It’s OK to admit you’re relieved.
The Pittsburgh Steelers surely won’t, as their playoff hopes became mere dreams with their latest loss, a 34-28 defeat to the Miami Dolphins on a snowy Sunday at Heinz Field. Athletes and coaches are trained to move from one task to the next, a practical approach that helps keep them employed.
But anyone outside the organization can see the Steelers’ 5-8 record as a welcome occurrence, euthanizing a season that has been anywhere from downright discouraging (starts of 0-4 and 2-6) to maddeningly uneven (three wins in a row followed by consecutive losses). Although the 2005 Steelers were the first team in NFL history to win the Super Bowl from the No. 6 seed, sneaking into the playoffs isn’t a good recipe for playing into early February.
So, for a franchise that often points to another Lombardi Trophy as its only goal, their current state is better for business in the near future. No, they probably won’t get a star-level player in the first round of the draft, but their chances for a difference-maker are increased by finishing out of the money.
I wrote in August that the team was in position to have a rebuilding year, or at least as close to one as can be tolerated by the Steelers. Remember, this is a franchise that hasn’t finished worse than 6-10 since 1988. Heck, the team has been outscored in just four of the past 22 seasons.
Nevertheless, the NFL is designed for quick turnarounds. For every consistent New England there are at least two organizations like Kansas City, who fall to the depths only to rise again in short order. The worst the Steelers can do this year is 5-11, but they’re likely to win at least one of their final three games. This won’t be a complete rock-bottom season.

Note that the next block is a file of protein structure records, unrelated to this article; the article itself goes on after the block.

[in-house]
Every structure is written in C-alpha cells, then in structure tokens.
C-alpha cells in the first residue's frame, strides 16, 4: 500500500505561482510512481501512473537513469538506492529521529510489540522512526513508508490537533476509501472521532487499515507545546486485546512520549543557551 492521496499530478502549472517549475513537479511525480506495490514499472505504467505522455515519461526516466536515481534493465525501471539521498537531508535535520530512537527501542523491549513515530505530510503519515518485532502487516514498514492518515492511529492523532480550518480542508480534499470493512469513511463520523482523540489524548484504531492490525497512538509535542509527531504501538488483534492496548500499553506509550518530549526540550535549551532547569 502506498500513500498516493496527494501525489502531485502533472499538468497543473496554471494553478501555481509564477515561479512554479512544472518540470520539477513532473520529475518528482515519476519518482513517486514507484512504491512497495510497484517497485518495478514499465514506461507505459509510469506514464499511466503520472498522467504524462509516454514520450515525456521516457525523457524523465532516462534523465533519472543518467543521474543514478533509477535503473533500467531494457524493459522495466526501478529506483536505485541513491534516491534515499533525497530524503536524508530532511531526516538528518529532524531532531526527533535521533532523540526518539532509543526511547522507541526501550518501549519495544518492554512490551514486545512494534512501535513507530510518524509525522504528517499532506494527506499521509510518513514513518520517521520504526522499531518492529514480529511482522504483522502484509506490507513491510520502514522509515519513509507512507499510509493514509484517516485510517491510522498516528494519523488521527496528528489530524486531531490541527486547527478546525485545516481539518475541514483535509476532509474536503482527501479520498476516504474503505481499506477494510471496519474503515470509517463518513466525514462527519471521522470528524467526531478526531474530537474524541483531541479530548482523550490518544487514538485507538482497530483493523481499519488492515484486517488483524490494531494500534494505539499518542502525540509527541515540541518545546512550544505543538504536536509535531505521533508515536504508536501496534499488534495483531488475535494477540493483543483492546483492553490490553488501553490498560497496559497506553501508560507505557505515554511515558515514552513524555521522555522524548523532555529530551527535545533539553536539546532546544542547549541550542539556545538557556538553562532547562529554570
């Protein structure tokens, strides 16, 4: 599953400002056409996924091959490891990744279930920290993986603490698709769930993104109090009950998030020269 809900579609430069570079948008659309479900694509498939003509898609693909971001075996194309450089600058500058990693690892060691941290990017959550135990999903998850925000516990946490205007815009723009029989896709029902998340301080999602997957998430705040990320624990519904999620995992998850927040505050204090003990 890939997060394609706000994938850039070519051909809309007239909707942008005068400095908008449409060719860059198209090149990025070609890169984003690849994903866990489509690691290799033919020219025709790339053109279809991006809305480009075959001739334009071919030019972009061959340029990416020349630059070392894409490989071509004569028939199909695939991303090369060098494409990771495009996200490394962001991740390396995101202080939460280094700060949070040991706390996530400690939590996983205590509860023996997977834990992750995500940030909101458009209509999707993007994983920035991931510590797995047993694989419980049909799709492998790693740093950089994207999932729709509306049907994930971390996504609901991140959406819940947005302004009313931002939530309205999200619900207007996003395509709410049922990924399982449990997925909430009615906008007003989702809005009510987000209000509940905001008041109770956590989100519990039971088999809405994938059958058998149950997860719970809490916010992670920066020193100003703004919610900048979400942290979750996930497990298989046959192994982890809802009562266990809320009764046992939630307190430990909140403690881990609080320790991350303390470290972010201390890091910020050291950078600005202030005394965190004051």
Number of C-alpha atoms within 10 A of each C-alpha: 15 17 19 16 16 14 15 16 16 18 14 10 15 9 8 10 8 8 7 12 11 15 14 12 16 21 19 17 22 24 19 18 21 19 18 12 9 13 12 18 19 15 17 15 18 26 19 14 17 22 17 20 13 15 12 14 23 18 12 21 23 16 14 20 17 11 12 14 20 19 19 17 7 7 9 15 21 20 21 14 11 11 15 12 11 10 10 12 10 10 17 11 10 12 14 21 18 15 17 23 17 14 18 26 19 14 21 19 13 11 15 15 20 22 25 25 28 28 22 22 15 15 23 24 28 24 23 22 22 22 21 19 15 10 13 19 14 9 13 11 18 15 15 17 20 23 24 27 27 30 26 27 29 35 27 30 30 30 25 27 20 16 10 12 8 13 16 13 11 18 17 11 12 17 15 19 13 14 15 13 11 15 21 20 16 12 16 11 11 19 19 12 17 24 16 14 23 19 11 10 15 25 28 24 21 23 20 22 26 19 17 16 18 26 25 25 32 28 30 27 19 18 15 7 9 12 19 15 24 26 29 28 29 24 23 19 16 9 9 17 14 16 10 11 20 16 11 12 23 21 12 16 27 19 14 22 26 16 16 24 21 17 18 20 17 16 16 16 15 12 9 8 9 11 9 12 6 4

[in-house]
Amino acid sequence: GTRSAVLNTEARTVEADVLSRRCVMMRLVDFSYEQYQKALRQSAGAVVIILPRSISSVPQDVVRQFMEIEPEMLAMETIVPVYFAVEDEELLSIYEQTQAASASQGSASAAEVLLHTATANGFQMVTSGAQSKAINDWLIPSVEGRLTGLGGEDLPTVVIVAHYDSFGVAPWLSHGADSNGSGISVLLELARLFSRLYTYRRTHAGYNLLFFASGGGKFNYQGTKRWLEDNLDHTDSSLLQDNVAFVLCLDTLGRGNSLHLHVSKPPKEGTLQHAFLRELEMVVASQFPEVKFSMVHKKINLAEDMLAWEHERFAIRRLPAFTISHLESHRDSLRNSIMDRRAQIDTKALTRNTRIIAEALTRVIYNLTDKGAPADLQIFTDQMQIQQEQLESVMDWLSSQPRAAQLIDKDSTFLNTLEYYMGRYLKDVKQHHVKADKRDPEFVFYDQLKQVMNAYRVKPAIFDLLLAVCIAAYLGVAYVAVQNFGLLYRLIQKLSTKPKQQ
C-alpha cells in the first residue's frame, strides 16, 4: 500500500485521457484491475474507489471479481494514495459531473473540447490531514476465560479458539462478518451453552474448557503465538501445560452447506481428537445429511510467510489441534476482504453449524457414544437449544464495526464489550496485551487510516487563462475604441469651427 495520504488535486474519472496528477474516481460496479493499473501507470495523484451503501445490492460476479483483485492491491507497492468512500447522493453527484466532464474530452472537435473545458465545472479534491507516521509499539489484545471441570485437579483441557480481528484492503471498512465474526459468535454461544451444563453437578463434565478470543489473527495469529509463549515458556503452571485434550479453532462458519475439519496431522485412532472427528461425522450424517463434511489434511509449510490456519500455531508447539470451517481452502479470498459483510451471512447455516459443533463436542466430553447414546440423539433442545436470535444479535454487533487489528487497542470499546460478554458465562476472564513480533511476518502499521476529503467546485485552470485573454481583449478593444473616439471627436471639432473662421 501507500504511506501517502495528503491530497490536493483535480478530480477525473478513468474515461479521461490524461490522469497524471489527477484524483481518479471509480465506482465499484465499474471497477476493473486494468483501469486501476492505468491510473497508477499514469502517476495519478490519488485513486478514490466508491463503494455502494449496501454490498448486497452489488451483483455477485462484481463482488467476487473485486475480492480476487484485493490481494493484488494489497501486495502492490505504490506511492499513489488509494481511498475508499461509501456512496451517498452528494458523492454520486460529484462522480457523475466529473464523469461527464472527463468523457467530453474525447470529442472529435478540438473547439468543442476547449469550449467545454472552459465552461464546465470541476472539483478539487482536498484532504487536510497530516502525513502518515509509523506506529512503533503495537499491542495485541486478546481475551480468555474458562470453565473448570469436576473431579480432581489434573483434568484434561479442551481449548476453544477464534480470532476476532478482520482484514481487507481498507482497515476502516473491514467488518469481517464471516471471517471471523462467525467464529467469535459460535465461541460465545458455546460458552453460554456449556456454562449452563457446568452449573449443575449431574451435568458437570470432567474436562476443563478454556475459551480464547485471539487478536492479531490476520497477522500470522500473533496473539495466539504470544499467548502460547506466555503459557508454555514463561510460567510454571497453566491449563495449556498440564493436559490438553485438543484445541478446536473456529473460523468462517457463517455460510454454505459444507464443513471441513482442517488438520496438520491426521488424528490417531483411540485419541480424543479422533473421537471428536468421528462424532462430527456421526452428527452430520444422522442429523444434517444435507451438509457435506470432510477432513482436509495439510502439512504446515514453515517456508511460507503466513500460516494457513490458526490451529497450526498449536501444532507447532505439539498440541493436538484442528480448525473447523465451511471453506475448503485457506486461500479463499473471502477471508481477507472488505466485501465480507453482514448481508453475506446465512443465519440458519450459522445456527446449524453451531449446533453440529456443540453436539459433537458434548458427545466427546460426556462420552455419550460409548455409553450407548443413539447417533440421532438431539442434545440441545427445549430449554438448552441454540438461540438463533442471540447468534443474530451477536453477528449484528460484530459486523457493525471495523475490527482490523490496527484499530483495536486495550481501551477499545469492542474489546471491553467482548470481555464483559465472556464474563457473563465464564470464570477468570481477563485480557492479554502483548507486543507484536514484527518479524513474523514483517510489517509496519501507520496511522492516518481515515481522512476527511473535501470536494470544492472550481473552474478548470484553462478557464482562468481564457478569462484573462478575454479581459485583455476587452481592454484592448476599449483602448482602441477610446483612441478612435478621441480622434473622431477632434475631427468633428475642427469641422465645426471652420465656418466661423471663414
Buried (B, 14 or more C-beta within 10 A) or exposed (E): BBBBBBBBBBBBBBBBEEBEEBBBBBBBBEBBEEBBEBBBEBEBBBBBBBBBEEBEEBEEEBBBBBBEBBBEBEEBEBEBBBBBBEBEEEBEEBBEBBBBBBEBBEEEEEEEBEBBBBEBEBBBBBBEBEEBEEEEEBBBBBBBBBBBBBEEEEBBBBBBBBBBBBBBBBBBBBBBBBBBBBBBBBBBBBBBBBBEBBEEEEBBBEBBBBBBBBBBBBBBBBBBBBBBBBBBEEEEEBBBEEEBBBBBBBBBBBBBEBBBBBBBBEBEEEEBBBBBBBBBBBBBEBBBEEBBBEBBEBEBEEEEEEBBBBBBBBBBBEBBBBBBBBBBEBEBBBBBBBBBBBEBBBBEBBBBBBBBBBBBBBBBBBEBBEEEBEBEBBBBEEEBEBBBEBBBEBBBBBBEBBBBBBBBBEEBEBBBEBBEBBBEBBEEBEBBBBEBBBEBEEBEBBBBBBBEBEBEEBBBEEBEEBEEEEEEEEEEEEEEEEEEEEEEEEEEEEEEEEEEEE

In a way, the Steelers have already gotten some of the benefits of a rebuild while still lingering in nominal postseason contention. Although it looks like Brett Keisel is going to return this Sunday against the Bengals, injuries to him and LaMarr Woodley have allowed Cameron Heyward, Ziggy Hood and Jason Worilds to get more playing time.
They’ve responded with varying degrees of success, but now the Steelers know more about these players and can make better offseason evaluations. Perhaps safety Shamarko Thomas and wide receiver Markus Wheaton, both rookies, can see the field more in the final weeks.
It’s about making the best out of a bad situation. The Steelers aren’t in this spot too often, but they might as well take advantage of it while they can.